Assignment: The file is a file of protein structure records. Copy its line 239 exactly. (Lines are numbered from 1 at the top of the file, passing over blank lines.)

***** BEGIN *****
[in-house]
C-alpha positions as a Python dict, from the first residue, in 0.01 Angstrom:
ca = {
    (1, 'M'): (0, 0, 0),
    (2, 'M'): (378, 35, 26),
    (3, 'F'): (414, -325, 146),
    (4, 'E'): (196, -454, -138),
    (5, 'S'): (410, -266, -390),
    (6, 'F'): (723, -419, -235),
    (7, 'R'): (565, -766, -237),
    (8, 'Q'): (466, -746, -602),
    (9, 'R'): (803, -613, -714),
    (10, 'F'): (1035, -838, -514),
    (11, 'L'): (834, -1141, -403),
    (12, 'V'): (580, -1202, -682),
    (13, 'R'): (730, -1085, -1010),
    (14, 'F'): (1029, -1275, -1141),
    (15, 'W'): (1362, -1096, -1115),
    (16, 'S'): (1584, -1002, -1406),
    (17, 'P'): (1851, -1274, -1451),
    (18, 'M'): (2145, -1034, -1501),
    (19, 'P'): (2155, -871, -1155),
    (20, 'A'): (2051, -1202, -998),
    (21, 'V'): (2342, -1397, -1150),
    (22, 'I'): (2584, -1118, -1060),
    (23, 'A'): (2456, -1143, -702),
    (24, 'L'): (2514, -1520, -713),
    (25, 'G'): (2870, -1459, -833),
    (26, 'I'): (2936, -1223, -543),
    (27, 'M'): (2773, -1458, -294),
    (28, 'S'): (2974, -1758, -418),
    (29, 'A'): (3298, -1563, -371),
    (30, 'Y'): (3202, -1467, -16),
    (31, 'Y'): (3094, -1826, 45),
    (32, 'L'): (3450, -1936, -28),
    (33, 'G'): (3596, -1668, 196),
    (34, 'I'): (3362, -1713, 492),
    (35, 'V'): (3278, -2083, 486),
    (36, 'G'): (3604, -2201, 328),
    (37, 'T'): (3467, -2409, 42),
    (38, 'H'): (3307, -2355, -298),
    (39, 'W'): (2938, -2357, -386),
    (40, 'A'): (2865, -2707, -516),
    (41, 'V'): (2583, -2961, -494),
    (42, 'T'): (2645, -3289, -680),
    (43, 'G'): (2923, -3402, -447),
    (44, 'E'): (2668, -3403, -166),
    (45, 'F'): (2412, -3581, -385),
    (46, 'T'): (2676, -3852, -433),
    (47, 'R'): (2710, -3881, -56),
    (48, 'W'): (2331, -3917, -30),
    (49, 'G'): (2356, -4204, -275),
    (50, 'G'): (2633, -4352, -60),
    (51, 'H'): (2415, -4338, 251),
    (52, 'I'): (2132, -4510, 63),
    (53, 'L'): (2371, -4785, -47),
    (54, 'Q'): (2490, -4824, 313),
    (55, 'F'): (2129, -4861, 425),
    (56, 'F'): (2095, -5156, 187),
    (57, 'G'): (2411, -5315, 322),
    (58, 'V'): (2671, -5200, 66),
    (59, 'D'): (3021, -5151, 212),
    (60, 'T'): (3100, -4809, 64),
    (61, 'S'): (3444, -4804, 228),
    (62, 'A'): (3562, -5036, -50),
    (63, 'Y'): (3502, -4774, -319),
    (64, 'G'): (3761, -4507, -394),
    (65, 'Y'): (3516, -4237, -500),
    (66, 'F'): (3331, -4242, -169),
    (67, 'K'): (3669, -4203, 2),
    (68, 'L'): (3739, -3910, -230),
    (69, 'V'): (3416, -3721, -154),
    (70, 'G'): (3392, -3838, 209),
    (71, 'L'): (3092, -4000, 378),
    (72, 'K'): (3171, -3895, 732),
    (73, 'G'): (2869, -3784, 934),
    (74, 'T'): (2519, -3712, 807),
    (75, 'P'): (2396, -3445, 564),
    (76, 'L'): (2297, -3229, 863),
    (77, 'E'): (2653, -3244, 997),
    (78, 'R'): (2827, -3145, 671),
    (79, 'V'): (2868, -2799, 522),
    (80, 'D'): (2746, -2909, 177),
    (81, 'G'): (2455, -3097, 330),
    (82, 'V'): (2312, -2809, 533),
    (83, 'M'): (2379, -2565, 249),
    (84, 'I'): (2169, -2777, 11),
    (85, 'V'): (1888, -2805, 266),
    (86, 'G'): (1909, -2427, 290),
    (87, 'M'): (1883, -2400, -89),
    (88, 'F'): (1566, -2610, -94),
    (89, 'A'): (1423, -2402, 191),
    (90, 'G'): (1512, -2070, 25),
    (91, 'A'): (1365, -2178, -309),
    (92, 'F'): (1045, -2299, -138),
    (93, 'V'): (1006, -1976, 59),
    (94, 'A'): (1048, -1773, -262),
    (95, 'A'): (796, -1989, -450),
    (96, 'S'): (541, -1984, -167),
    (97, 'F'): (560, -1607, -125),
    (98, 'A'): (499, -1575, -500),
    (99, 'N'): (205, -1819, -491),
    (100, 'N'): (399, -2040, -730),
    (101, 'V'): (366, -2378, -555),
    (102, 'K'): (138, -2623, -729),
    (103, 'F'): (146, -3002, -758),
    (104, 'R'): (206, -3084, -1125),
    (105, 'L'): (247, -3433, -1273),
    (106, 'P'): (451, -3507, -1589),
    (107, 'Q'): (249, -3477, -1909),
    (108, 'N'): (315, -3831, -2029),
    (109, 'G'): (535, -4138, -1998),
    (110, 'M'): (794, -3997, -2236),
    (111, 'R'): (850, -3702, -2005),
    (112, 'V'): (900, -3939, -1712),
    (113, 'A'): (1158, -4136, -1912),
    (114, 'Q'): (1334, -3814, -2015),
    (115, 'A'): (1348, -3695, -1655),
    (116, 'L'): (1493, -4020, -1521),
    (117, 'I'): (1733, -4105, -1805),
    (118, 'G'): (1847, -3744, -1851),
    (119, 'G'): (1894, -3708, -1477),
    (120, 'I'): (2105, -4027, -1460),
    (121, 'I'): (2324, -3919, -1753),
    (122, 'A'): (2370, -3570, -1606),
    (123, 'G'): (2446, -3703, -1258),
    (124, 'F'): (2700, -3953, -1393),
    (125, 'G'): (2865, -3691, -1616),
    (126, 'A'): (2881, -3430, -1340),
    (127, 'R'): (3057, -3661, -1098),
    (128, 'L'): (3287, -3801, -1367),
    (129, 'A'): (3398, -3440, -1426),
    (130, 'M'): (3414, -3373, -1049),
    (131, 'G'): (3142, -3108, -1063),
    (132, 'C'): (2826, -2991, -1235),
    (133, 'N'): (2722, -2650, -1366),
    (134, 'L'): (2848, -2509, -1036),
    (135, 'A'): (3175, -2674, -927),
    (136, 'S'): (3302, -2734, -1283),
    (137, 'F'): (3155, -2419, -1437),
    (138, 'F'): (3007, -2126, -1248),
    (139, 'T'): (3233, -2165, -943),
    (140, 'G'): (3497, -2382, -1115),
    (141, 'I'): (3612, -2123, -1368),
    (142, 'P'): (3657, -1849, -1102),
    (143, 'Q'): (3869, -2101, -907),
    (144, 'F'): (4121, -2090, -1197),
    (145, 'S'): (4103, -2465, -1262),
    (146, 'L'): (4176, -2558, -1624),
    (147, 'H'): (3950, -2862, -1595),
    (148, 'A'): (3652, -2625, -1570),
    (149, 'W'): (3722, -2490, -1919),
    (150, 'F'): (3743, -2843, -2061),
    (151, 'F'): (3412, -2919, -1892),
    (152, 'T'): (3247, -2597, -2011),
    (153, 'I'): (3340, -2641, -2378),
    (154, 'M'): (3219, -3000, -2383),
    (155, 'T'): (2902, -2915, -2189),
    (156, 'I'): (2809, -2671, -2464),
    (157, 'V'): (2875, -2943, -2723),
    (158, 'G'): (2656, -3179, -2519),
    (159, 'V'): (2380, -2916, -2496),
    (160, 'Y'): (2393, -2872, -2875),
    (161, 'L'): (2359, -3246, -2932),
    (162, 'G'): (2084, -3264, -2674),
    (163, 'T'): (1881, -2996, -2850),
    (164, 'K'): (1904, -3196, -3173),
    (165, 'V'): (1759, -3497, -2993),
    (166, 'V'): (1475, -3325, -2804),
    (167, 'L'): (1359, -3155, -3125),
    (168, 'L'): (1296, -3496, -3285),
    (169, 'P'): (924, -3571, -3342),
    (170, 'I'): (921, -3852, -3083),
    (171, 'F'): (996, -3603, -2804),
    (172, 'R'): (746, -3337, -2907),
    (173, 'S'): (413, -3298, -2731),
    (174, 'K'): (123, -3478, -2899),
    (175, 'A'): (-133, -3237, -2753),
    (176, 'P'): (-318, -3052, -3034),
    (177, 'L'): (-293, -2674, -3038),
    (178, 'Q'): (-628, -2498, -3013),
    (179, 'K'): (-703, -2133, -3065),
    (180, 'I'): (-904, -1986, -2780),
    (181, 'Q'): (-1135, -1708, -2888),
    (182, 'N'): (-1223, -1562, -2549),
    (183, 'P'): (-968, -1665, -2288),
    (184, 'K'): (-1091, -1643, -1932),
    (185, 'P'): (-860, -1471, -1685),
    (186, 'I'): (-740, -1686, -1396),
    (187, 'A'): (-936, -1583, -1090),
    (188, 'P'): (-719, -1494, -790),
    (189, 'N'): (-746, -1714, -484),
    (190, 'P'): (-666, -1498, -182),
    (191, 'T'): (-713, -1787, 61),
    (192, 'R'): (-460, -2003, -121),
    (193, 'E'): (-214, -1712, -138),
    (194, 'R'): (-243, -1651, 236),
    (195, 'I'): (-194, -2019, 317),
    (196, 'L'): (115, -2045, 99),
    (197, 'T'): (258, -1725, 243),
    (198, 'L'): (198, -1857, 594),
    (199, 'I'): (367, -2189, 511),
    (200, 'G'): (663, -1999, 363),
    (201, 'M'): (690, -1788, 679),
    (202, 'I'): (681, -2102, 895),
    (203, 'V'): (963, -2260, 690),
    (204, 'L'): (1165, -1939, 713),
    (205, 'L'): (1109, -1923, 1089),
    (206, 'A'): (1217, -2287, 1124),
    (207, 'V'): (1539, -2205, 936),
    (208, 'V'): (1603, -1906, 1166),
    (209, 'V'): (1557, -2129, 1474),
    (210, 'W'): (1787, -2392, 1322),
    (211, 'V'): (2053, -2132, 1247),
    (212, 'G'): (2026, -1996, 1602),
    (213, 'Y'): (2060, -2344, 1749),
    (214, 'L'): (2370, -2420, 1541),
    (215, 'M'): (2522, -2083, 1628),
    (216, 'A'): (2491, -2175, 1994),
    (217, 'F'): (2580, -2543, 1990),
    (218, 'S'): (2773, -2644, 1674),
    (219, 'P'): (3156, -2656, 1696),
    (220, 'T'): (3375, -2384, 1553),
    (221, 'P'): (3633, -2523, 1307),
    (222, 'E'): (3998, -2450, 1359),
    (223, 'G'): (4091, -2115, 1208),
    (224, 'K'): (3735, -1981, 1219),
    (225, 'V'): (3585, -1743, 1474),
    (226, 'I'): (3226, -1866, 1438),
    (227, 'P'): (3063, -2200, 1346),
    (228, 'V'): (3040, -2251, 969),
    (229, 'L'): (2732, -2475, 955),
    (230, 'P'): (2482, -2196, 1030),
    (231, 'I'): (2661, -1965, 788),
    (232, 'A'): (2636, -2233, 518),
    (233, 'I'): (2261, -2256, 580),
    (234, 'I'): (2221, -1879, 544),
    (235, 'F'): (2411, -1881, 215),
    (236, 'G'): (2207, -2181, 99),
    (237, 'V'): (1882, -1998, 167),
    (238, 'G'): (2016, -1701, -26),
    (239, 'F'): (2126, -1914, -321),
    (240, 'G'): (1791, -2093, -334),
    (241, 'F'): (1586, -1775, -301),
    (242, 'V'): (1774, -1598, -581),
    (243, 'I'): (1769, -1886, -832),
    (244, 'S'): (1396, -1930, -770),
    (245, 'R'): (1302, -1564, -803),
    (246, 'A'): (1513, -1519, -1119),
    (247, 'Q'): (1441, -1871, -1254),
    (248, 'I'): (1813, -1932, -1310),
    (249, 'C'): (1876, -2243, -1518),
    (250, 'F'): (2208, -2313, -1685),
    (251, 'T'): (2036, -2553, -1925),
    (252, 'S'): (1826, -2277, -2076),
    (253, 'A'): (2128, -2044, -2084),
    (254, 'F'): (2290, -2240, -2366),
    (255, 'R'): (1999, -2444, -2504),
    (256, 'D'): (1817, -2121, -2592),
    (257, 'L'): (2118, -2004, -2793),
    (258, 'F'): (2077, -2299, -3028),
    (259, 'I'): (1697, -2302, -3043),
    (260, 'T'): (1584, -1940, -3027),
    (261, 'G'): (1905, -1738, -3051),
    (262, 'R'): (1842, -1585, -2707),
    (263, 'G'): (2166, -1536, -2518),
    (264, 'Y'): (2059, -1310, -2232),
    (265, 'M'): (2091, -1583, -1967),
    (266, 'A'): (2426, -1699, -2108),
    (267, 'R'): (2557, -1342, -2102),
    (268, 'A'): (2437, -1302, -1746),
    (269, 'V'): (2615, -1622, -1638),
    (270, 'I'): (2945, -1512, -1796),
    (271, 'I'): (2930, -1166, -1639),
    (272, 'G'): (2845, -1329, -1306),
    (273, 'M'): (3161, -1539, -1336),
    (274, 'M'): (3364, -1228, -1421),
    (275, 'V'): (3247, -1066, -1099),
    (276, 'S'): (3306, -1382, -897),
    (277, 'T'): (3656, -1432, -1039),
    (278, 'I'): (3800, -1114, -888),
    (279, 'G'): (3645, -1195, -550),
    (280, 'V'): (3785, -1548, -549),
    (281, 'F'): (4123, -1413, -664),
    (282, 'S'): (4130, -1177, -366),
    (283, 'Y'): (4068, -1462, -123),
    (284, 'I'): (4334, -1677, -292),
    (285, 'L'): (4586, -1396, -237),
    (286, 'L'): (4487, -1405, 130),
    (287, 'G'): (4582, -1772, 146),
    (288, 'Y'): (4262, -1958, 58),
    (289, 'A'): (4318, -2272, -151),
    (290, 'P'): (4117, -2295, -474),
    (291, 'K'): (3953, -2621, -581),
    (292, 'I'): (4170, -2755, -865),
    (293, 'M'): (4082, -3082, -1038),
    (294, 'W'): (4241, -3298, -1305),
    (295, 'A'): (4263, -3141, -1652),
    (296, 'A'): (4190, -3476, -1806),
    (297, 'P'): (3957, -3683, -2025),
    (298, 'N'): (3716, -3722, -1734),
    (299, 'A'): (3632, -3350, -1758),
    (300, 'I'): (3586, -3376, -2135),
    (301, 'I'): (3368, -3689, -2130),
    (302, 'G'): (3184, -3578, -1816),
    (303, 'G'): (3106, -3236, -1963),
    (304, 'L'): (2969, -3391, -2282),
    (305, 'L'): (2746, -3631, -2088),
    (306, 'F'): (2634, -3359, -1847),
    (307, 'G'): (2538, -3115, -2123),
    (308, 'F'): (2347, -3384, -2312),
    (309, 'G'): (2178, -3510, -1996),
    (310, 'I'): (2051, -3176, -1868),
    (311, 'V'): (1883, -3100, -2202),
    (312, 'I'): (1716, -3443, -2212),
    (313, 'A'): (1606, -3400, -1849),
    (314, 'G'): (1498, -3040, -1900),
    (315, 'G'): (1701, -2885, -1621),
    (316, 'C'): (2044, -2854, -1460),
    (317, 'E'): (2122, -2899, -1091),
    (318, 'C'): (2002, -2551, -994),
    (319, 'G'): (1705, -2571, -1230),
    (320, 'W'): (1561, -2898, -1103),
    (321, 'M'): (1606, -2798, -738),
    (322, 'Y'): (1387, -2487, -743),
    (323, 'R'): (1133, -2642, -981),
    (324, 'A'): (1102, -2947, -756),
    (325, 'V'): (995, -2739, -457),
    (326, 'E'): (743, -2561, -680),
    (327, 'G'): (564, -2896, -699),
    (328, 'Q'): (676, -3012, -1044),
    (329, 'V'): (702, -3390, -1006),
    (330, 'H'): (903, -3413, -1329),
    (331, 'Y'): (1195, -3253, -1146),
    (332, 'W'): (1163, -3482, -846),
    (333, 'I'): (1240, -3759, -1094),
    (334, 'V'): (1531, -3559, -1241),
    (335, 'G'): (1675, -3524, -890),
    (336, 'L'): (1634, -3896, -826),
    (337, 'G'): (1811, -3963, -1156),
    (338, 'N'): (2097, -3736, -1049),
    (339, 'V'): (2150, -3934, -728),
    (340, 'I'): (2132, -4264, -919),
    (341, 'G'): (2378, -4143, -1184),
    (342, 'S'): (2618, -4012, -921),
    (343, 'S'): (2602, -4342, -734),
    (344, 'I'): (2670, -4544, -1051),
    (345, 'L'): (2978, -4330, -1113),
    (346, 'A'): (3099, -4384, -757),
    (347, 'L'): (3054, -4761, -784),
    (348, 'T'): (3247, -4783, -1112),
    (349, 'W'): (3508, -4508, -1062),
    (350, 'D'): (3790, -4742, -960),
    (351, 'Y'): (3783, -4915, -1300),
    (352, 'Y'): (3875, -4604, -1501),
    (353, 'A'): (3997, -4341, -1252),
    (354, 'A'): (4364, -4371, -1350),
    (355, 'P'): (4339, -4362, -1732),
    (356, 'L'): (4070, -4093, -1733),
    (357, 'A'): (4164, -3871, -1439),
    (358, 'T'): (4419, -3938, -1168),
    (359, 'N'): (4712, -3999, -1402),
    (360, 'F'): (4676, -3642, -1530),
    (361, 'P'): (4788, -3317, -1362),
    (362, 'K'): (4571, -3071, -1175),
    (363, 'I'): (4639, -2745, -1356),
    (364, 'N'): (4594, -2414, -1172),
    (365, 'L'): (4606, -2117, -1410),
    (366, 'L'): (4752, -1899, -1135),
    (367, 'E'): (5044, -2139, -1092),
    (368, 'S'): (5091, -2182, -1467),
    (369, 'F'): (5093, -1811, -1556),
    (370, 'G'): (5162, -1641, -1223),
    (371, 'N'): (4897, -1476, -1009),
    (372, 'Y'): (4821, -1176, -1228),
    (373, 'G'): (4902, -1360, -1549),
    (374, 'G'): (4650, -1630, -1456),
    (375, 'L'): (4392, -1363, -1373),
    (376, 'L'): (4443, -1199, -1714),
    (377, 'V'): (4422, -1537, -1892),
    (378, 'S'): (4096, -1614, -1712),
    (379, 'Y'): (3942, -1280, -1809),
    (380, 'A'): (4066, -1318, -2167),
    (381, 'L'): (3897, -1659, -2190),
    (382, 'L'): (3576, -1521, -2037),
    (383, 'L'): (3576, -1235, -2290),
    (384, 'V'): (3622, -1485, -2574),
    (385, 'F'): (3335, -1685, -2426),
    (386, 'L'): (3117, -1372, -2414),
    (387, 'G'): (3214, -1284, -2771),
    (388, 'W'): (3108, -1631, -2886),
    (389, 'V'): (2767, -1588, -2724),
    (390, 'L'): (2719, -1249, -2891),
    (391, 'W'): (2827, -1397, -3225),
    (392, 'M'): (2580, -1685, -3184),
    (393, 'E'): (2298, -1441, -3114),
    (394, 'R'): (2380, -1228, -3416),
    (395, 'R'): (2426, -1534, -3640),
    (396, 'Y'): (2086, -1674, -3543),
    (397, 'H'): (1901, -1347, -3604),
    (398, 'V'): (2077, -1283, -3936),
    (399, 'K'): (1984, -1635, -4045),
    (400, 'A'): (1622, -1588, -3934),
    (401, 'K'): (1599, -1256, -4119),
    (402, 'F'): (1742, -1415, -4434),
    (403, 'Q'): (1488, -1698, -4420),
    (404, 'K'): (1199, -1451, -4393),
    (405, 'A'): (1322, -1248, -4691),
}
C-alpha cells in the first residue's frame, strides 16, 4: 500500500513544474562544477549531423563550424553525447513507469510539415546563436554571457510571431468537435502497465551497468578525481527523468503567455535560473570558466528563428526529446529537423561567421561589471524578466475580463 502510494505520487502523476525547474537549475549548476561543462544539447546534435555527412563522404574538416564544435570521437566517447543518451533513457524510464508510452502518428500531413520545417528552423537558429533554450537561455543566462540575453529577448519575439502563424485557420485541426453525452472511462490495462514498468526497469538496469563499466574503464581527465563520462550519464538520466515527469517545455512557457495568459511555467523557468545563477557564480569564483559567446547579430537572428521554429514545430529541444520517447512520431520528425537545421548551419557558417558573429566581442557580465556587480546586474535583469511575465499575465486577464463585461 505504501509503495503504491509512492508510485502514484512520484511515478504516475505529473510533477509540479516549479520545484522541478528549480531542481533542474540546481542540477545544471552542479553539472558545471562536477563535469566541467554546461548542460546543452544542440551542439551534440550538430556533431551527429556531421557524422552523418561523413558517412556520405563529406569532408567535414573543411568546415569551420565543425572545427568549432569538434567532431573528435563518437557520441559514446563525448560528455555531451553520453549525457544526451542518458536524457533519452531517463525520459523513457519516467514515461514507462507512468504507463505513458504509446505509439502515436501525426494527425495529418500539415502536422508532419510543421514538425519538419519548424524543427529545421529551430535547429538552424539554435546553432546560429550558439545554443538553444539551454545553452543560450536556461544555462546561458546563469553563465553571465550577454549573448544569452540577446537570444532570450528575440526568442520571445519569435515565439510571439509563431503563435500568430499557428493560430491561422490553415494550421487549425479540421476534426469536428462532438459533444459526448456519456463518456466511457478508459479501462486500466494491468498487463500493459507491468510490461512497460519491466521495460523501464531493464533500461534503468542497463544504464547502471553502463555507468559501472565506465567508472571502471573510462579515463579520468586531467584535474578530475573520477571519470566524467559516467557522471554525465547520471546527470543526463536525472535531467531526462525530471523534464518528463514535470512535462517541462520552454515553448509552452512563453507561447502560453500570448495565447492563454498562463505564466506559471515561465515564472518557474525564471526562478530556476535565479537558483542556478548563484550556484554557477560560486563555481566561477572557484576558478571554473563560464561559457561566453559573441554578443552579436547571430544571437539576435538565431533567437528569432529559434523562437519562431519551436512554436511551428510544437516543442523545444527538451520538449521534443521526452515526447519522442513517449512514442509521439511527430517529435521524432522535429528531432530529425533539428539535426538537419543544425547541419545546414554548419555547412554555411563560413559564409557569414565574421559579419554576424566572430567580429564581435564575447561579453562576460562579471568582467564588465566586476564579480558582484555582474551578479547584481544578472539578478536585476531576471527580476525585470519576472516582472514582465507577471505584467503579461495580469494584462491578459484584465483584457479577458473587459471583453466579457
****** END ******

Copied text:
    (236, 'G'): (2207, -2181, 99),